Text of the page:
Quite Enough: When to Get Minimally Invasive Spinal Surgery

 

If you have back pain, you know how it can change your overall perspective.

If the pain is intermittent or insufficient to get you up at night, simply make regular visits to a chiropractor, massage or seek other treatments to reduce the pain.

But that’s another story when the pain interrupts every aspect of your life.

When is the time to consider surgery?
Advances in medicine and technology have enabled people with severe back pain to gain relief through minimally invasive surgery (MIS).

If other conservative treatments fail to work and your pain continues and paralyzes, back surgery can be the right choice.

The compressed nerves in your spine can cause pain or numbness that go down one or both arms and legs. Back surgery will often relieve it.

But how does the nerve become compressed? Well, that could be some situations:

Problems with your disk

Between each spinal cord is a rubber cushion called a disc.

When one of these discs protrudes or ruptures (also known as a hernia), it can press too tightly against the spinal cord and affect its function.

Excessive growth

If you have osteoarthritis, this can cause bony bulge in your spine.

This excess bone can narrow down the amount of space available so that the nerves pass through the openings in your spine.

Once you have the diagnosis, you want to understand your situation completely.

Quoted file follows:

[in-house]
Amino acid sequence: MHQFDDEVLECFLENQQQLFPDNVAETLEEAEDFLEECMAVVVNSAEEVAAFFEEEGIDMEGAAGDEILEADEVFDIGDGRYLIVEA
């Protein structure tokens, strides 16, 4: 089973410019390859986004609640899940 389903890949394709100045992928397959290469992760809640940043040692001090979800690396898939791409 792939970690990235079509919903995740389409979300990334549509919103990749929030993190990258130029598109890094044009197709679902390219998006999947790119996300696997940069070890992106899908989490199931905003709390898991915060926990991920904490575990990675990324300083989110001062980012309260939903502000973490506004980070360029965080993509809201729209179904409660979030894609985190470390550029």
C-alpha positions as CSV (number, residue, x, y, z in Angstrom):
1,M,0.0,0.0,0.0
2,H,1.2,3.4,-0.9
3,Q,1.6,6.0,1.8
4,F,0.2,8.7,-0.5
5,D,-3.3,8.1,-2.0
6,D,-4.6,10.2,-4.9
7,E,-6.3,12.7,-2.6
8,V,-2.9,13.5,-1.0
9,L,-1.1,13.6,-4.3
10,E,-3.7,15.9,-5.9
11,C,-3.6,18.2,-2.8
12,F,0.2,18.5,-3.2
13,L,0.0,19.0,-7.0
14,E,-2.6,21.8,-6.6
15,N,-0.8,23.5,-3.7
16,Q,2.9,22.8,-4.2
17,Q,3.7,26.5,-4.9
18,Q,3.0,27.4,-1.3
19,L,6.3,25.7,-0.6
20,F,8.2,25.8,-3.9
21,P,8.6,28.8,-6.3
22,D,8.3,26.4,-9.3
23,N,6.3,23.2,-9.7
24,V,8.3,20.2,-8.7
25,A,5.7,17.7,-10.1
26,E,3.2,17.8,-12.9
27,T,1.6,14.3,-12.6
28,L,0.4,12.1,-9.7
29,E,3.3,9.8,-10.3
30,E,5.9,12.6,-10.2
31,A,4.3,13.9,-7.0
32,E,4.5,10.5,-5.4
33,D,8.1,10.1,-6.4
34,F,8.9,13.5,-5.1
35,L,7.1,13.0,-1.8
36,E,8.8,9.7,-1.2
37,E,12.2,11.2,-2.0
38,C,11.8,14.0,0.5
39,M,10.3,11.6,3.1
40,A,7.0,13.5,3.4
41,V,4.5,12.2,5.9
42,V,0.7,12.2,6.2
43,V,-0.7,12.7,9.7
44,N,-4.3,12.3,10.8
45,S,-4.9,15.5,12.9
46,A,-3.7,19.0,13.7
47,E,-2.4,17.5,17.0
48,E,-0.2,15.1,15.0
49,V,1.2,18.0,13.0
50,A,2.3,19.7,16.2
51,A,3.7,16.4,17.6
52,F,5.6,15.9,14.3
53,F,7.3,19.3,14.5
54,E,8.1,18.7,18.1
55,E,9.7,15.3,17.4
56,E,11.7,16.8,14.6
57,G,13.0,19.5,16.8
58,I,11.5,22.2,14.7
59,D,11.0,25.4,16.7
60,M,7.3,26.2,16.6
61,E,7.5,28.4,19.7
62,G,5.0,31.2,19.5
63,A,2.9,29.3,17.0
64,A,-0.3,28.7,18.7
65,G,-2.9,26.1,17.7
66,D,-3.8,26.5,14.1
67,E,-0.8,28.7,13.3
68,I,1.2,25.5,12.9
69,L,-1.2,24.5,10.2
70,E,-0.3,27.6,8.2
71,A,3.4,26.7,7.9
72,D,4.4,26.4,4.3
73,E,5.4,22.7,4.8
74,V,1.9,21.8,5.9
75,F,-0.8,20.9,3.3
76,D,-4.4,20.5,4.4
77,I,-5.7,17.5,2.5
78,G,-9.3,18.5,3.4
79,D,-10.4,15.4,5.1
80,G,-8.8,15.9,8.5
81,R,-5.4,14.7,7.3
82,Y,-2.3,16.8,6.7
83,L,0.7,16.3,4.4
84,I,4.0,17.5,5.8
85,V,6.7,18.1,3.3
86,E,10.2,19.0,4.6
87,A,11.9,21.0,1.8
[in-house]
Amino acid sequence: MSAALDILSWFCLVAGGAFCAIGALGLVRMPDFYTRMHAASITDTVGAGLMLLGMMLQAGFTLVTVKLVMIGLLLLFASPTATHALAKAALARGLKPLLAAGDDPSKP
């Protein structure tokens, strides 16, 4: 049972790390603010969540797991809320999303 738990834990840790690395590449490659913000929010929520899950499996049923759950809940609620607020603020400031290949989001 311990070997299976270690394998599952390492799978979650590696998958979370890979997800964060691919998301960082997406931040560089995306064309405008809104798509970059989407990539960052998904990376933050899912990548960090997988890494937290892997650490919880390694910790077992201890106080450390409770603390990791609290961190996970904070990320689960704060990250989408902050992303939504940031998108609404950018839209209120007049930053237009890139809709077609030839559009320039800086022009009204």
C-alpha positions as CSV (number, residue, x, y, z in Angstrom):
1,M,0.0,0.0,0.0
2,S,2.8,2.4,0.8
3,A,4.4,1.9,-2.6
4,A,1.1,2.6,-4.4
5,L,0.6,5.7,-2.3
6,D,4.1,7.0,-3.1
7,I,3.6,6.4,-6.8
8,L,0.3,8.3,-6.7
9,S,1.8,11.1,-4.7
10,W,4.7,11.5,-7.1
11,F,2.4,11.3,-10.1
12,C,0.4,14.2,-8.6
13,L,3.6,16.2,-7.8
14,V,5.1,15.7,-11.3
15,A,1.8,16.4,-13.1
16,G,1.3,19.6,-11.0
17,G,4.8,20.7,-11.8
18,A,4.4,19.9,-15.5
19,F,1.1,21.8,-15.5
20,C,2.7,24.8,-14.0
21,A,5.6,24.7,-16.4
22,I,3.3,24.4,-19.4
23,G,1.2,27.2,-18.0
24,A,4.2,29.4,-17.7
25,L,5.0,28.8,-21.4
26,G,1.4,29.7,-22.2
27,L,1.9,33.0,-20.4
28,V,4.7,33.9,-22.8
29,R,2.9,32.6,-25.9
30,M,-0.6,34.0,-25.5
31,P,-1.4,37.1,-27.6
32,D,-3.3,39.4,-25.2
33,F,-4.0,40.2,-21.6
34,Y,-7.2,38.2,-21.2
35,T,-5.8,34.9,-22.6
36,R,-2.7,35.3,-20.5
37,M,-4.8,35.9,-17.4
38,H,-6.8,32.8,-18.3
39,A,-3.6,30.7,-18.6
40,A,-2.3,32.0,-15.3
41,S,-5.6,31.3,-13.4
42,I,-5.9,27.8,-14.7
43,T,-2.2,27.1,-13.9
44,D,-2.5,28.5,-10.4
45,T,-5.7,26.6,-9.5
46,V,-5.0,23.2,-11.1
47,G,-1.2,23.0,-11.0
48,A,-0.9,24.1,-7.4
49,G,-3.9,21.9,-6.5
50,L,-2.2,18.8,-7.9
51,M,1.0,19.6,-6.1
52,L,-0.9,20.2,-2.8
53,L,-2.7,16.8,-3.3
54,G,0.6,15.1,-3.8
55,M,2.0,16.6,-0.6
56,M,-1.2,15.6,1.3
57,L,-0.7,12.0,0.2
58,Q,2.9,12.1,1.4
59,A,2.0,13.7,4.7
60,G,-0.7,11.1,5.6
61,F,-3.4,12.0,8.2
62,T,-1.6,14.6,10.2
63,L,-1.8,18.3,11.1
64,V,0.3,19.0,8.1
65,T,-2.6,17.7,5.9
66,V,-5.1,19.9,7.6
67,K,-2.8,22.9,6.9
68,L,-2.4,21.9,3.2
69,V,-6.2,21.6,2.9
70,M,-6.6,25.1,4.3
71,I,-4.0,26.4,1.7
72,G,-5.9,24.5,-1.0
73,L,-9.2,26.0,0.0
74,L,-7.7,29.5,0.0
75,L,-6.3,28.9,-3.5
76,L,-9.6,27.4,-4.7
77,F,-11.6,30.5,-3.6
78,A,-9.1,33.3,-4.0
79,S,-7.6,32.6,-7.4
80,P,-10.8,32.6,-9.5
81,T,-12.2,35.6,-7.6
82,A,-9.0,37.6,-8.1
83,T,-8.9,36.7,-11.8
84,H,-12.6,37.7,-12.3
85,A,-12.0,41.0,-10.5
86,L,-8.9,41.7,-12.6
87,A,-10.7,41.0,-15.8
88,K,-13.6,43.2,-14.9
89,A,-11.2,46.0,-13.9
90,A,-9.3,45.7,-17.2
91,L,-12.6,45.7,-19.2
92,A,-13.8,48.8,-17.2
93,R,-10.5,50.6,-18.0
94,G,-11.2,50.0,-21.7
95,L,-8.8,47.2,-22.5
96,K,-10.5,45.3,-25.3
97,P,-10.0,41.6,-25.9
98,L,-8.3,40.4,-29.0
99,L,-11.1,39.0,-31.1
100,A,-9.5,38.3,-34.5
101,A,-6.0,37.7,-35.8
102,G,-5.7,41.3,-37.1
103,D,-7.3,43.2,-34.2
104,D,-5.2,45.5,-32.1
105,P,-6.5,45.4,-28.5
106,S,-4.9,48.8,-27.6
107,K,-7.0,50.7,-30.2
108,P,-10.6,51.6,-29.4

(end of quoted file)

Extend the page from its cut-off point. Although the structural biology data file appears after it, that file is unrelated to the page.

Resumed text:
You will also benefit by developing a positive attitude. You can do this by:

Ask as many questions as possible (no such thing as too many)
Know what the proposed operation should do, how it will be done and what will happen afterwards
Ask if your doctor can provide you with written information or direct you to books, brochures, websites or videos where you can learn more about your condition and recommended procedures
Given the risk of not undergoing surgery – such as ongoing pain, further nerve damage, or even permanent disability
Ultimately, when faced with minimally invasive surgery options, you need to ask yourself what impact your condition has on the quality of your life. How will it be affected if you do not have surgery?

Many MIS surgical procedures do not require muscle or soft tissue cutting.

And many types of spinal abnormalities are now treated using MIS surgical procedures including discectomy, laminotomy, laminectomy, decompression, spinal fusion, and instrumentation.

MIS operations can:

help shorten stay in the hospital
reduce blood loss during surgery
reduce the risk of infection
reduce muscle and tissue injury
reducing postoperative pain and the need for pain medication
Plus, there is usually a smaller scar, faster healing, and rapid return to normal activity.

Still, you’ll want to consider all your options.

The spinal surgeon may have different opinions about when to operate, what type of surgery should be performed, or whether the surgery even matches your interests.